Parliament returned after its summer recess for a brief bout of frenzied activity before breaking up again for Party Conference season. All eyes were on the 2nd reading of the European Union (Withdrawal) Bill (known also as the Repeal Bill), which will be debated in line-by-line detail in October.
LCCI continues to be an active voice in EU debates, briefing MPs and London Assembly members about business priorities, outlined most recently in our report Moving Towards Brexit: London business views one year on from the EU referendum.
Last year we published our proposals for a post-Brexit system of flexible migration. These ideas were picked up this month in publications by both the All Party Parliamentary Group (APPG) for Social Integration and the APPG for Migration. MPs on the social integration group echoed LCCI’s recommendations with a call to create a regionally-led immigration system and give regions, including London, separate Shortage Occupation Lists.
Access to skills is a critical issue for London’s businesses, and we’ve argued that London should be able to issue ‘Capital Work Permits’ for roles that have been identified as in shortage within London’s economy, assuming a post-Brexit environment that makes it more difficult for foreign workers from the EU to come to the UK.
The government has said it will set out its immigration proposals in the Autumn. LCCI will be monitoring these closely, as well as responding to the ongoing inquiry by officials from the Migration Advisory Committee (MAC) into the role of EU migrants within the UK’s economy. MAC officials are presenting to LCCI members at a special briefing on 12 September.
We anticipate the next big ‘fiscal event’ – the Budget – will be in November, and government is seeking views by 22nd September. £800bn worth of public spending might sound like a lot, however departmental budgets remain squeezed and LCCI continues to make the case for a positive government commitment to Crossrail 2.
Crucially, in our submission to government we will also be reiterating the need for further fiscal devolution to the capital – the posh way of saying that London should have more control over the taxes it raises itself, rather than continuing to rely so much upon central government grant. We aren’t seeking more money – but rather the power to ensure that spending is prioritised on what matters most.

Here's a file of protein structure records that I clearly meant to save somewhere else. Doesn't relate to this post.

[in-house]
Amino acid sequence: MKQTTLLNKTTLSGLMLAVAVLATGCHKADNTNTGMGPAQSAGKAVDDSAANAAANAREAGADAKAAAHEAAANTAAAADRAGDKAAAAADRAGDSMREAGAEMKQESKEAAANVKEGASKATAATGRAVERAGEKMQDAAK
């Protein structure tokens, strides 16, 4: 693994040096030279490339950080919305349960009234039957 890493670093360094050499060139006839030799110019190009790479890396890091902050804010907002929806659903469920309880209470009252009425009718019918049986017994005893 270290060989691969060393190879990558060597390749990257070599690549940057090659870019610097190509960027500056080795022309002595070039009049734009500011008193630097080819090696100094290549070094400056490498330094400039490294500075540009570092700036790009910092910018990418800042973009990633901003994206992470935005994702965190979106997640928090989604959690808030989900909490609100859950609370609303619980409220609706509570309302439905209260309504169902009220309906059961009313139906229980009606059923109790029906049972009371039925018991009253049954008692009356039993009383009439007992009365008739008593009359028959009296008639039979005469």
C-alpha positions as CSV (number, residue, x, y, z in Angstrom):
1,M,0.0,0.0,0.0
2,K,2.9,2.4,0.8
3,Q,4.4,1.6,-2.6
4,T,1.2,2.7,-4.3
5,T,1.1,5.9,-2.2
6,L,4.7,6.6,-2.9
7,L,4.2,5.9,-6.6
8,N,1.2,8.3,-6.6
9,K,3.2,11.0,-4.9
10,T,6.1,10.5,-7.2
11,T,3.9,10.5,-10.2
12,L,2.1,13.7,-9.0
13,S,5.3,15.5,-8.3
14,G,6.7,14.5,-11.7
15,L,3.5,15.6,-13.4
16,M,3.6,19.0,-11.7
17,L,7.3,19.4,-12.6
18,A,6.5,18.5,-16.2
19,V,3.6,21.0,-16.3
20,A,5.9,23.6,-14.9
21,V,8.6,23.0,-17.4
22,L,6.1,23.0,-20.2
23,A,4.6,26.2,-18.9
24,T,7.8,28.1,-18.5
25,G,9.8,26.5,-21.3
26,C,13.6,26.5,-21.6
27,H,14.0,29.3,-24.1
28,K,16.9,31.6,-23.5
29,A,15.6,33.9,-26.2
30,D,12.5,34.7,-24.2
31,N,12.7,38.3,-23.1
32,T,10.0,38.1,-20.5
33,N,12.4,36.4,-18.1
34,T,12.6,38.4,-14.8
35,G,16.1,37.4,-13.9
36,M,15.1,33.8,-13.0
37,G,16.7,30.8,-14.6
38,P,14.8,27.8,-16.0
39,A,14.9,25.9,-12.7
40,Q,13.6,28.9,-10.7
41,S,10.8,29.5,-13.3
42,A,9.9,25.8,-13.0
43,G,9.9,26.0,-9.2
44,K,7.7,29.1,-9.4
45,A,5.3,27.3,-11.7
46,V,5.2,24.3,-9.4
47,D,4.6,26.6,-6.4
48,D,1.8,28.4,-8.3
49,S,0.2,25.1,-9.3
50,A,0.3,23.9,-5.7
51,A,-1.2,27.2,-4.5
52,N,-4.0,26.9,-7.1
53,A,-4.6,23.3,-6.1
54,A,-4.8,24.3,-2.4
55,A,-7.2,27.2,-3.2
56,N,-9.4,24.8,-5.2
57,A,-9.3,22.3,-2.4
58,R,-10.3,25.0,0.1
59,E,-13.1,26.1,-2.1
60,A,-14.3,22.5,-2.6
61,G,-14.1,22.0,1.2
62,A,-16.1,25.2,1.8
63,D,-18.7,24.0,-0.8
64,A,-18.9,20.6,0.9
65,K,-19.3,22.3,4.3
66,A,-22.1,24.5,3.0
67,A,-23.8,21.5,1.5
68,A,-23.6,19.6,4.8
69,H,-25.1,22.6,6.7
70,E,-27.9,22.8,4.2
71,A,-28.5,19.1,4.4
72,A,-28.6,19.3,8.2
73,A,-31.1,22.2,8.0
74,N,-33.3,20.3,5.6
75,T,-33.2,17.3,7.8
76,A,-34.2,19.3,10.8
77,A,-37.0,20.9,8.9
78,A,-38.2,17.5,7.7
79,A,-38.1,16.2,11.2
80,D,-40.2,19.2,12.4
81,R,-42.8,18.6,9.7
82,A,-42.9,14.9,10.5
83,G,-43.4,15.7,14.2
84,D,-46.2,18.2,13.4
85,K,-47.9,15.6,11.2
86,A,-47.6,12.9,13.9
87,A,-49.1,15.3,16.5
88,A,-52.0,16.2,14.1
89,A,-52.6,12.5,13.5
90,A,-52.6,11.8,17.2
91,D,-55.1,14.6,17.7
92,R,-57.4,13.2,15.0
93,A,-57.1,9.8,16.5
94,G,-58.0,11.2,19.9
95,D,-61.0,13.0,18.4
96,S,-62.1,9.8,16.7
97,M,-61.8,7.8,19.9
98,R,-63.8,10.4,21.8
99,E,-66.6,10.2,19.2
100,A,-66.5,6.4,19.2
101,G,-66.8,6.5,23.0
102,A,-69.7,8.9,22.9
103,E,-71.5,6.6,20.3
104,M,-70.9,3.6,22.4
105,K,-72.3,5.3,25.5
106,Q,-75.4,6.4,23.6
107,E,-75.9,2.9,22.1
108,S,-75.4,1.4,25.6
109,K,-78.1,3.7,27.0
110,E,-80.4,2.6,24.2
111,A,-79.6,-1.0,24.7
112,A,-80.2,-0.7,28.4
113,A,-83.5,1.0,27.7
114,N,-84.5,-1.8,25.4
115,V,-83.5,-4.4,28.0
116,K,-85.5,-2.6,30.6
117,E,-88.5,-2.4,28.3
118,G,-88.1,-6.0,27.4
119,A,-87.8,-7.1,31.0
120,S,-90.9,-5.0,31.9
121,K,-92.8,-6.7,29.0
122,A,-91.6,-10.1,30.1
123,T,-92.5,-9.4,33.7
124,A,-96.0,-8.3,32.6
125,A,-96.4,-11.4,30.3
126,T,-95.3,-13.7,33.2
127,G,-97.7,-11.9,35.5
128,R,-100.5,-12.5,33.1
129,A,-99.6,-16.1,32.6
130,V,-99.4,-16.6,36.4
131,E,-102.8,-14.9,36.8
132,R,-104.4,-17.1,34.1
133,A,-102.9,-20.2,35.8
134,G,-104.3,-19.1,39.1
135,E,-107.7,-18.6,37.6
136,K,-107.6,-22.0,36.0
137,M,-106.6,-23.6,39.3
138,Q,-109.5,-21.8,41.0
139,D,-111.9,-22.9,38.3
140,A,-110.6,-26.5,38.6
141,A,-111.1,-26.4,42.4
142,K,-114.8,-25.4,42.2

We are preparing our response to the Mayor of London’s draft Transport Strategy. Issues we will be addressing include congestion, the importance of freight to the capital’s economy (reiterating our call for there to be a new Freight Commissioner for London), the need for Crossrail 2 and the importance of improved airport surface links.
Transport’s ability to unlock much needed housing development is an important factor in why investment in transport links is so important. Referencing this truth also acts as a useful segue to highlight that we will also be responding to the draft London Plan, expected in November, and the Mayor’s Housing Strategy, published this month.
Events, my dear boy, events
We think it’s important that LCCI members have the opportunity to put their views to, and hear directly from, politicians and decision makers.
On 11th October we are launching our latest Capital 500 Quarterly Economic Survey at the Metro Bank in Holborn, with speakers including Catherine Neilan, the Head of Politics and Investigations at City A.M.
On 26th October the Labour Shadow Brexit Secretary, Sir Keir Starmer, will be addressing members in what will undoubtedly be a fascinating discussion.
On 31st October LCCI is hosting a policy lunch with the Chair of the International Trade Select Committee Angus MacNeil MP.
If you would like to register your interest for LCCI policy events and to receive more information, please contact us at email@example.com.
LCCI will also have a presence at the Party Conferences, and is hosting a Cities and Growth reception in Manchester and Brighton alongside the Federation of Small Businesses, London First, and the Institute of Directors. Please do RSVP via our respective Eventbrite pages for the Brighton and Manchester events.